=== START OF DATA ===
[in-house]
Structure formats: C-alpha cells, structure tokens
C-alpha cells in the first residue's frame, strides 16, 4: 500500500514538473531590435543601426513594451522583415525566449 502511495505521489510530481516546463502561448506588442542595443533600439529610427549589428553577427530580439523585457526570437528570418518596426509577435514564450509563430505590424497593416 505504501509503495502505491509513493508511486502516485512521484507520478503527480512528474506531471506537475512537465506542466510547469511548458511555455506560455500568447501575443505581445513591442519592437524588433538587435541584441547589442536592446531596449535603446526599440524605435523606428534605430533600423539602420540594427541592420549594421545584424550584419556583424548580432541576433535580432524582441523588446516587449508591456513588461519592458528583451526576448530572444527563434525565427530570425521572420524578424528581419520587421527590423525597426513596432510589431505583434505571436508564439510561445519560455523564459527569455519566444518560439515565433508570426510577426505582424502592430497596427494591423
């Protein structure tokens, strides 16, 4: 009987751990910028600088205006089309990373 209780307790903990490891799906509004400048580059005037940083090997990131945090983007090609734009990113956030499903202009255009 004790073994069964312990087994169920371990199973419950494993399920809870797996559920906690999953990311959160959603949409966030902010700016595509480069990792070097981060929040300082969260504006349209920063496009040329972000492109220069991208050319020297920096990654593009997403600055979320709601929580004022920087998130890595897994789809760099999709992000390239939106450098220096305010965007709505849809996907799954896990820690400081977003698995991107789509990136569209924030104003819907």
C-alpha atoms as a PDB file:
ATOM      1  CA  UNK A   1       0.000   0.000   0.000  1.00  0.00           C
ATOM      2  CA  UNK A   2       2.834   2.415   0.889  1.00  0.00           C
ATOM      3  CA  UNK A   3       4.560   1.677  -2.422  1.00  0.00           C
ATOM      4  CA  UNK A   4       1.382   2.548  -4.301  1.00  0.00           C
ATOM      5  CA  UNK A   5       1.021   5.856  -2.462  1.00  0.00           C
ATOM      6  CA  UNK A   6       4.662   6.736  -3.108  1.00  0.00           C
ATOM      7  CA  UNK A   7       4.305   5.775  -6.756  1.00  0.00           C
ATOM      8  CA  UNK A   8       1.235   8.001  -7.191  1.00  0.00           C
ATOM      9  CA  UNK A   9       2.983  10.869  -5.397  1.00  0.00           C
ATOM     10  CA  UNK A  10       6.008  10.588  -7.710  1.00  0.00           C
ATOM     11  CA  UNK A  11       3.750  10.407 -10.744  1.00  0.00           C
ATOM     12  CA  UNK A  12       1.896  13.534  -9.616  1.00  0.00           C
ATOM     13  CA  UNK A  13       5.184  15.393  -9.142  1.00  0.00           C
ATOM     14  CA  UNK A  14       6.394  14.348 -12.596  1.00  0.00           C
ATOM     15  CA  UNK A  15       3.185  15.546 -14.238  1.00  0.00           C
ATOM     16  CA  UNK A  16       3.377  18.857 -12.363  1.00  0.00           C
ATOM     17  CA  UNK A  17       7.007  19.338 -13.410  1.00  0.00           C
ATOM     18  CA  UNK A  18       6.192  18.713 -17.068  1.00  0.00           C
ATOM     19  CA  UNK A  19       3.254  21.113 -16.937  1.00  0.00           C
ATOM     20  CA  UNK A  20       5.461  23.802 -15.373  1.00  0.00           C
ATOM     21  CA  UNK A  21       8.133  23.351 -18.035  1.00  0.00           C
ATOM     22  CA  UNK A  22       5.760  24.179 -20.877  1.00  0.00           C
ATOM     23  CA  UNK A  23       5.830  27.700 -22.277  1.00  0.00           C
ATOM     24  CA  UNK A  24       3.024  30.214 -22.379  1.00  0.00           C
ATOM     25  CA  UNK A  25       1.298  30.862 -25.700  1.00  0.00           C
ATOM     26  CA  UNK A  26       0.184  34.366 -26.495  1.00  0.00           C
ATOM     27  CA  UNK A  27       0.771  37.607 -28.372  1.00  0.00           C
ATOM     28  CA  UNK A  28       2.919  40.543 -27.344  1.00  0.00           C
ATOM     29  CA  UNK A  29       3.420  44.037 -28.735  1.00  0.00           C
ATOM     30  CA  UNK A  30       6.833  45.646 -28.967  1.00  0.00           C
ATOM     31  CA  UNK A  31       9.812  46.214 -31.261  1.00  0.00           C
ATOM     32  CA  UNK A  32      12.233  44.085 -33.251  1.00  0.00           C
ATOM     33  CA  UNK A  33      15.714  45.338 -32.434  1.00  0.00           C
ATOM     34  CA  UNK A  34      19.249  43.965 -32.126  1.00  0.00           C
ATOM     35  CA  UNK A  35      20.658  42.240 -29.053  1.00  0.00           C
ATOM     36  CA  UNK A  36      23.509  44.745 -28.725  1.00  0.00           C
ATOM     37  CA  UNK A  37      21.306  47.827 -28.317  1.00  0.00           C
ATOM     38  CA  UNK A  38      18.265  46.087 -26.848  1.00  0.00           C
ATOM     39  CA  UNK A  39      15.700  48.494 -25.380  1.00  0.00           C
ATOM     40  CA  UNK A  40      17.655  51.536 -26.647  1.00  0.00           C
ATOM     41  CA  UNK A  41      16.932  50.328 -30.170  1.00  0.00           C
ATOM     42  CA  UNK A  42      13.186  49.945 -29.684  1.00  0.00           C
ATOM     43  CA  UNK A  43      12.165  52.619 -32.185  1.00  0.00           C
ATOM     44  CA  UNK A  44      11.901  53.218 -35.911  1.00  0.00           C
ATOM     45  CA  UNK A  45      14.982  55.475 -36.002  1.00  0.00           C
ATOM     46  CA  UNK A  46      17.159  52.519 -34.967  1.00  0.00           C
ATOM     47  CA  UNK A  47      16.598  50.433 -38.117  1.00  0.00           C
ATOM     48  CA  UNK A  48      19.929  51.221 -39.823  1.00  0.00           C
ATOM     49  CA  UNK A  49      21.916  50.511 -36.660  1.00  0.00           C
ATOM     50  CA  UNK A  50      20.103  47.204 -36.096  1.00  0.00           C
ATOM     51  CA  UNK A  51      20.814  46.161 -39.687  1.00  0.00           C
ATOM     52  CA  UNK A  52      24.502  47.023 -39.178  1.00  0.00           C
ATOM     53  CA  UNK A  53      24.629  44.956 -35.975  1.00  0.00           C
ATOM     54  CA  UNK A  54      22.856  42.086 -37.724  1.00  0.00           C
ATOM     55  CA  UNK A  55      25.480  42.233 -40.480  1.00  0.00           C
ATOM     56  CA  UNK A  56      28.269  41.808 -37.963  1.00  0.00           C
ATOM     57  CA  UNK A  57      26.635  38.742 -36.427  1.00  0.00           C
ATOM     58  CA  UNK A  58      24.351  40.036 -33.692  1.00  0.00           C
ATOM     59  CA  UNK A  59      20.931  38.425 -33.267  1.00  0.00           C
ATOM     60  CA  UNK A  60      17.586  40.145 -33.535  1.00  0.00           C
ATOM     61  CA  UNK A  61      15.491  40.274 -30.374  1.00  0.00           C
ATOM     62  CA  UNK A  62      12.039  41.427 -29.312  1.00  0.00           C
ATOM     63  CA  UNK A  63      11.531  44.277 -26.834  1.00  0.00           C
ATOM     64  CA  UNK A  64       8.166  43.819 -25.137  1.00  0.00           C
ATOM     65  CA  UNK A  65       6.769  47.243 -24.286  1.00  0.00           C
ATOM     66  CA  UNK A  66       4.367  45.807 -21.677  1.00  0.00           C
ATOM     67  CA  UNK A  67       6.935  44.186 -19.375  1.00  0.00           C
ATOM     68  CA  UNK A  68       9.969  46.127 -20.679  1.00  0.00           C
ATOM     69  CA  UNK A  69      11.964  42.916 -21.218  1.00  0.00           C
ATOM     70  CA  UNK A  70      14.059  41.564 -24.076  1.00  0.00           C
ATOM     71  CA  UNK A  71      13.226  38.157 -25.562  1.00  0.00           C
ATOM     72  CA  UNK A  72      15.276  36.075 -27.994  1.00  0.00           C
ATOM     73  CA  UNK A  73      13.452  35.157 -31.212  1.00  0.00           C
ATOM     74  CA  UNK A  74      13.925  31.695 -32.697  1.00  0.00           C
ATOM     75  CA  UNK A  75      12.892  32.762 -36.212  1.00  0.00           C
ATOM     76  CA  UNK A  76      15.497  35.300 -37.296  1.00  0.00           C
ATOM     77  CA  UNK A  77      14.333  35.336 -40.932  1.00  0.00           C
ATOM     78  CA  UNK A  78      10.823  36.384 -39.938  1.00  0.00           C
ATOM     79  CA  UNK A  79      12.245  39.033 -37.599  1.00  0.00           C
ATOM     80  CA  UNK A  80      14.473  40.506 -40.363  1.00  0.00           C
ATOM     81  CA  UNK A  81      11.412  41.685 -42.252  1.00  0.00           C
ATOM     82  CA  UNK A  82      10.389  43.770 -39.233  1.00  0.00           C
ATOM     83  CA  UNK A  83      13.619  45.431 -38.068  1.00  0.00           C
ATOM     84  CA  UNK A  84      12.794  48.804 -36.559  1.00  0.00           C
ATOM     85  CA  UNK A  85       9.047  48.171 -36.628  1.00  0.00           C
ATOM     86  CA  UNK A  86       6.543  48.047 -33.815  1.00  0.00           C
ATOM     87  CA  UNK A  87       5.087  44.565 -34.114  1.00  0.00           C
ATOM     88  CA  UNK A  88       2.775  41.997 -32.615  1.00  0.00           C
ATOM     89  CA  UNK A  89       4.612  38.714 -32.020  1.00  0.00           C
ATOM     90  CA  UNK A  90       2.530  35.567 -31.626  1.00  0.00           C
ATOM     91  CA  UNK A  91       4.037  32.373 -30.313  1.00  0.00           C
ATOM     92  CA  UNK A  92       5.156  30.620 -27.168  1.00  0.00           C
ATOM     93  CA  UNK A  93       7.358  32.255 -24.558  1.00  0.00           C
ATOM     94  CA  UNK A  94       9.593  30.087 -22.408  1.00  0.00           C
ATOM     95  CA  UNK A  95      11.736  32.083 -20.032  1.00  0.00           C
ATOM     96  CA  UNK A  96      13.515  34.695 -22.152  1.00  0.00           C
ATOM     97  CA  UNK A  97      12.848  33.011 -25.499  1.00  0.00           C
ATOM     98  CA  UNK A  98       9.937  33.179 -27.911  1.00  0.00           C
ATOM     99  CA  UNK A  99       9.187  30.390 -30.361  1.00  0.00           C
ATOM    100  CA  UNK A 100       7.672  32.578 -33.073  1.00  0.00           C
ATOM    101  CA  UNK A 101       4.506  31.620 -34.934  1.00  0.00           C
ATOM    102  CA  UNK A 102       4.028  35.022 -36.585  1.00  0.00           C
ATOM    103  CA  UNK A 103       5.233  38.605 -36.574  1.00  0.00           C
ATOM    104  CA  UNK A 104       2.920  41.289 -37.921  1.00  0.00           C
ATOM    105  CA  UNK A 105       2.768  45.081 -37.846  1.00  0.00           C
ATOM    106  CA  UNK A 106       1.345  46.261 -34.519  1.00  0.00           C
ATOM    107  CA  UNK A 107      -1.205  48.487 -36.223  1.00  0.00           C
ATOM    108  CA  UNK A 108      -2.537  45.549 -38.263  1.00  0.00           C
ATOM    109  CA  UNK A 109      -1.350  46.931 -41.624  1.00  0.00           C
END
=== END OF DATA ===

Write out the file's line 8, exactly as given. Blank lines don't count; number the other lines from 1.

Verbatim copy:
ATOM      3  CA  UNK A   3       4.560   1.677  -2.422  1.00  0.00           C